The Internet of Things (IoT) is disruptive technology that makes it easier for companies to collect data, monitor machines, and provide up-to-date information to their systems by implanting sensors into devices. Many enterprises have launched fleets of IoT devices, which can introduce more complex security concerns for corporations.
The number of devices connected through different points to the cloud creates additional points of vulnerability for companies. When the IoT enters the home, security becomes an issue — and consumers have begun to wonder exactly where the limit should be on how companies collect information.
Big data offers some great benefits to consumers, including the ability to anticipate their next need before the consumer knows they have that need, or the ability to detect a critical health problem and send an alert based on information gathered through wearable technology. Home automation services are another convenience, giving consumers the option to change the temperature of their home while they’re sitting at their desk at work.
For all the benefits the IoT offers to consumers, there can be a few drawbacks to letting companies know where you are, what preferences you have, and every detail of your cardiovascular and digestive system. Providing all this information through devices and their sensors can leave individuals a bit vulnerable.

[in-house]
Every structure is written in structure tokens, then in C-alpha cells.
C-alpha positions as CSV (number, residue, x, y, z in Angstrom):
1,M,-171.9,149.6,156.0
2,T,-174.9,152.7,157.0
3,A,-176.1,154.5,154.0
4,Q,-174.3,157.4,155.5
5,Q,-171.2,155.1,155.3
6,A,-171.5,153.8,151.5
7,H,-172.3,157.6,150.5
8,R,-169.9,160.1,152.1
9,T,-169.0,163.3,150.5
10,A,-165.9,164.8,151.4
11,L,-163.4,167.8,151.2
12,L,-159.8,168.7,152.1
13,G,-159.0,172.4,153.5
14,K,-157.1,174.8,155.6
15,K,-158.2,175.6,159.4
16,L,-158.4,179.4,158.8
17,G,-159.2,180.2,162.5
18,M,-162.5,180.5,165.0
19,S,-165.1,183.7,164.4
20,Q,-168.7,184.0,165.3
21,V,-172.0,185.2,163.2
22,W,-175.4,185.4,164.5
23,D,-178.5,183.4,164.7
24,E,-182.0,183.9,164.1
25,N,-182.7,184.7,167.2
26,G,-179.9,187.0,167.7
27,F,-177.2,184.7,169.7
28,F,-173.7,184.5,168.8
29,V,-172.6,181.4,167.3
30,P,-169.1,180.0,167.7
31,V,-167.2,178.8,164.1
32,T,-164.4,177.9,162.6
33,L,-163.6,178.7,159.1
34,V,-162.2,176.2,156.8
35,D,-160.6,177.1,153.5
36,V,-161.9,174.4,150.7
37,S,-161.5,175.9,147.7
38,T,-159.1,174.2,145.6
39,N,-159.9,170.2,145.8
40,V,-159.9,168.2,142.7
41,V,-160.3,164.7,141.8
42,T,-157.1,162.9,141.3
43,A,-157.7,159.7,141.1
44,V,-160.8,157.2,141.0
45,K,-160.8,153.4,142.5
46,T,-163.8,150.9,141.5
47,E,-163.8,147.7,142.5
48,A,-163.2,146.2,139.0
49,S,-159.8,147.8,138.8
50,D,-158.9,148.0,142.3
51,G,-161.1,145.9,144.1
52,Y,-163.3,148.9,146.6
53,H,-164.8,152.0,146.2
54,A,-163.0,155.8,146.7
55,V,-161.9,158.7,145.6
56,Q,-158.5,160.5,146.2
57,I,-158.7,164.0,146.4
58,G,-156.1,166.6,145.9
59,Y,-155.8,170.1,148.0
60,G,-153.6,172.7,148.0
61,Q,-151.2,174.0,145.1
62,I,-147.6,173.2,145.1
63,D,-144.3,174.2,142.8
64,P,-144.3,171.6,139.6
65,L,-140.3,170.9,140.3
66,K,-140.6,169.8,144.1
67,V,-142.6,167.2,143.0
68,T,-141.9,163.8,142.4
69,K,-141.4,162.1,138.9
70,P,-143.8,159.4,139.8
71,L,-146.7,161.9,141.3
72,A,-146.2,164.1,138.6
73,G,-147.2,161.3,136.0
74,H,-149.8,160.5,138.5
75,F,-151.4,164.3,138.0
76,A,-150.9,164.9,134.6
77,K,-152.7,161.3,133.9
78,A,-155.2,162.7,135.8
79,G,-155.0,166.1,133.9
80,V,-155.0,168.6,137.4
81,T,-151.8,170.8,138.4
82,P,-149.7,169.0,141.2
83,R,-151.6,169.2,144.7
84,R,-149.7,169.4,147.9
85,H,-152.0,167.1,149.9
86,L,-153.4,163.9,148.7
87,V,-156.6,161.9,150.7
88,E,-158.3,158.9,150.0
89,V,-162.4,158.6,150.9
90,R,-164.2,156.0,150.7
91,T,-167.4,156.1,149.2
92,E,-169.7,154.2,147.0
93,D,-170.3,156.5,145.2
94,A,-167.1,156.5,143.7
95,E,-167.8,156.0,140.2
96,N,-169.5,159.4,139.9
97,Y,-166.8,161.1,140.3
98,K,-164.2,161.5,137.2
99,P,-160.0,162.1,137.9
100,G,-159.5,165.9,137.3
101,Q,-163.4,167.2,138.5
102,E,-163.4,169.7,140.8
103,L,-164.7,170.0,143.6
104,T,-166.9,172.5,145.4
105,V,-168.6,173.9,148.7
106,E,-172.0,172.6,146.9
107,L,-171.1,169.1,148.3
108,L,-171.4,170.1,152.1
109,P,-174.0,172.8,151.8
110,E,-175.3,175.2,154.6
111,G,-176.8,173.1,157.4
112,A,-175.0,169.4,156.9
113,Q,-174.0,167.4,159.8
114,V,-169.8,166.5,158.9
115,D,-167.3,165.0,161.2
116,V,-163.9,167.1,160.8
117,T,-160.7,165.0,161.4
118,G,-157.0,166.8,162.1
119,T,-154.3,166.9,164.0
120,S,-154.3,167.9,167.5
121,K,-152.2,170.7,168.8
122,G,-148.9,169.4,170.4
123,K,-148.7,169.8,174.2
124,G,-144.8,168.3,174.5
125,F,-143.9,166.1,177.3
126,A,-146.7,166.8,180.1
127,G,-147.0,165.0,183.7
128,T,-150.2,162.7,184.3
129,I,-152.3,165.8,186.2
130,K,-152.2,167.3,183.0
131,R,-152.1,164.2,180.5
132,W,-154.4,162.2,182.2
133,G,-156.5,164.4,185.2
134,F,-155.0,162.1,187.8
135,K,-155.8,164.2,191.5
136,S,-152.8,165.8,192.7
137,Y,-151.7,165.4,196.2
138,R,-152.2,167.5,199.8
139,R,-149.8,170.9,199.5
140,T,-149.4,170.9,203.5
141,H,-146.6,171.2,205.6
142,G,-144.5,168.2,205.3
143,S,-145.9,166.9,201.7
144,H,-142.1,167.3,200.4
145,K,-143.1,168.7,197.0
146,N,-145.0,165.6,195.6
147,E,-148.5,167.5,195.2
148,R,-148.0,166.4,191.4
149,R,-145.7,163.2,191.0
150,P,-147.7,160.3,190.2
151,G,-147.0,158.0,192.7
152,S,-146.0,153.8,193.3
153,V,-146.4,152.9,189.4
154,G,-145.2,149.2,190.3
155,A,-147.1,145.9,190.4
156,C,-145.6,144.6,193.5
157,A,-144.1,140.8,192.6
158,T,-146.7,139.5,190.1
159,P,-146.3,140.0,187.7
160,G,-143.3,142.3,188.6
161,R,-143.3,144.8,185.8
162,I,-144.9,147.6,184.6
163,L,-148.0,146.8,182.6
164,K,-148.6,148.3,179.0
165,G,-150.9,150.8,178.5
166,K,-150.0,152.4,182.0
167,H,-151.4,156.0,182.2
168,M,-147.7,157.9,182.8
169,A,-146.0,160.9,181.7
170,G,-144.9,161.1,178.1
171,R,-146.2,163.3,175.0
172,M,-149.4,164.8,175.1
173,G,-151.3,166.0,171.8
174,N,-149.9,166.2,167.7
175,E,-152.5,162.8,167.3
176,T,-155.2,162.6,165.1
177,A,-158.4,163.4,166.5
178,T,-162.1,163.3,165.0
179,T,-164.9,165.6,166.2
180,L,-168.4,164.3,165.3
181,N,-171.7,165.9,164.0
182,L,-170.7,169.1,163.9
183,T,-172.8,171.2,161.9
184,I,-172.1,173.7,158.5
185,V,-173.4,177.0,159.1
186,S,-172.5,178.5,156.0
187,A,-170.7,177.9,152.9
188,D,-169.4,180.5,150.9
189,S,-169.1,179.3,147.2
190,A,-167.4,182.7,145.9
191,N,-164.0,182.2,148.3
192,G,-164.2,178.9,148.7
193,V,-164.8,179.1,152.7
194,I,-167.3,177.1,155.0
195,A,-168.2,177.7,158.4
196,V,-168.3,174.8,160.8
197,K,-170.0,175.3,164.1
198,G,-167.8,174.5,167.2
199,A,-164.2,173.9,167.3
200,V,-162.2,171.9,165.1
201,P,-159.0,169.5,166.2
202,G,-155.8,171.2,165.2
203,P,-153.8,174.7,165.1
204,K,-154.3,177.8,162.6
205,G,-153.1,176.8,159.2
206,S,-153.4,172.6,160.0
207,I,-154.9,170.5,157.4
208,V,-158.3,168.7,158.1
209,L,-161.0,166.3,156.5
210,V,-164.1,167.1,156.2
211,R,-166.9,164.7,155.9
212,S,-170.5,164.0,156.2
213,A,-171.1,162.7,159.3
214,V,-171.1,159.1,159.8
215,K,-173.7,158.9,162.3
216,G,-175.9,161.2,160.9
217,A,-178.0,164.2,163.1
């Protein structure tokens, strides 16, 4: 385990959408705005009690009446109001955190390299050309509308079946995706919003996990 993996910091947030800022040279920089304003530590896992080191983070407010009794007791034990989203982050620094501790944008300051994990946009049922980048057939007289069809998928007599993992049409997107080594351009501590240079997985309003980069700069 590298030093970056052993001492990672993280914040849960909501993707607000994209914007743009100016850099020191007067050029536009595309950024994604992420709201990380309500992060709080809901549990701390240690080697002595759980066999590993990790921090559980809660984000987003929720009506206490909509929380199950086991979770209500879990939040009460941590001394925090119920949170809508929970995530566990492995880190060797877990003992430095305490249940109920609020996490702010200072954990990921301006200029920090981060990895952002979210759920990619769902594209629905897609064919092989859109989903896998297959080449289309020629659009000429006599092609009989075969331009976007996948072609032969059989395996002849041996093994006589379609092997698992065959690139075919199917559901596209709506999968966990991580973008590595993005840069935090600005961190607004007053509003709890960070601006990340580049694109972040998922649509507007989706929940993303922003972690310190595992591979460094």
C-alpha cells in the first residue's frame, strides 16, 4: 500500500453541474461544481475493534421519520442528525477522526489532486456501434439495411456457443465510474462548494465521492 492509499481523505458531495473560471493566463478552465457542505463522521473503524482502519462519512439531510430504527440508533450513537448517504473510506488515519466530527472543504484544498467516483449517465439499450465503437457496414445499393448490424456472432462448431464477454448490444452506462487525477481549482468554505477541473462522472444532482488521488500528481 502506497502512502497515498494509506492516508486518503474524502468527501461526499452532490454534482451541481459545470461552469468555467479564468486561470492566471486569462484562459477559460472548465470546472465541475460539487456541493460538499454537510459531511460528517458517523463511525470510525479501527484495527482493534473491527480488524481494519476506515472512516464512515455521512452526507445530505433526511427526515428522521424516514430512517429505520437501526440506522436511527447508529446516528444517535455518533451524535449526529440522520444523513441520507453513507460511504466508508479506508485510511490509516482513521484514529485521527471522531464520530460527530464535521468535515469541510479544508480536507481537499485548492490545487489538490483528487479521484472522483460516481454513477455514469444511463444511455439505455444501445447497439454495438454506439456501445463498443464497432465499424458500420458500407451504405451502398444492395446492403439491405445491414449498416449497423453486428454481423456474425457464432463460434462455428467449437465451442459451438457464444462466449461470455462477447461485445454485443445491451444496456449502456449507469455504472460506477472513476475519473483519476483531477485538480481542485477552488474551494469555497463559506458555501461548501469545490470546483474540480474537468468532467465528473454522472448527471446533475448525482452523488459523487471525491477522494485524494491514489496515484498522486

As a result, consumers are beginning to influence the privacy rules of the IoT — particularly those devices that enter homes. For instance, personal assistants are convenient for a lot of reasons, including providing up-to-the-minute weather updates and scheduling appointments. But when it comes to simply overhearing your everyday life and conversations, consumers are a bit wary of a device that’s always listening.
Consumers are pushing for a shift in how much information companies can collect about them, and for what purposes. They are also, as always, able to vote with their dollars and choose organizations based on their transparency with Big Data and the clarity of the privacy terms they offer their customers.
At the same time, consumers are demanding that personal home assistants come with an “off” button so that the microphone can be disabled. They also want companies to state exactly what the data gathered will be used for, and are beginning to get more savvy about encrypting their own data to prevent companies from harvesting it.
As the IoT grows and affects more consumers, expect that they will be pushing back a bit to drive the monitoring of data collection. Enterprises will have the opportunity to win the trust of consumers by offering transparent practices and ensuring that data collected is used in a limited capacity.
To learn more about disruptive technology like the IoT, make an appointment with an Innovative Business Solutions representative. We look forward to the opportunity to talk about your business and how big data and other influences in the current technology landscape are shaping your policies and IT needs.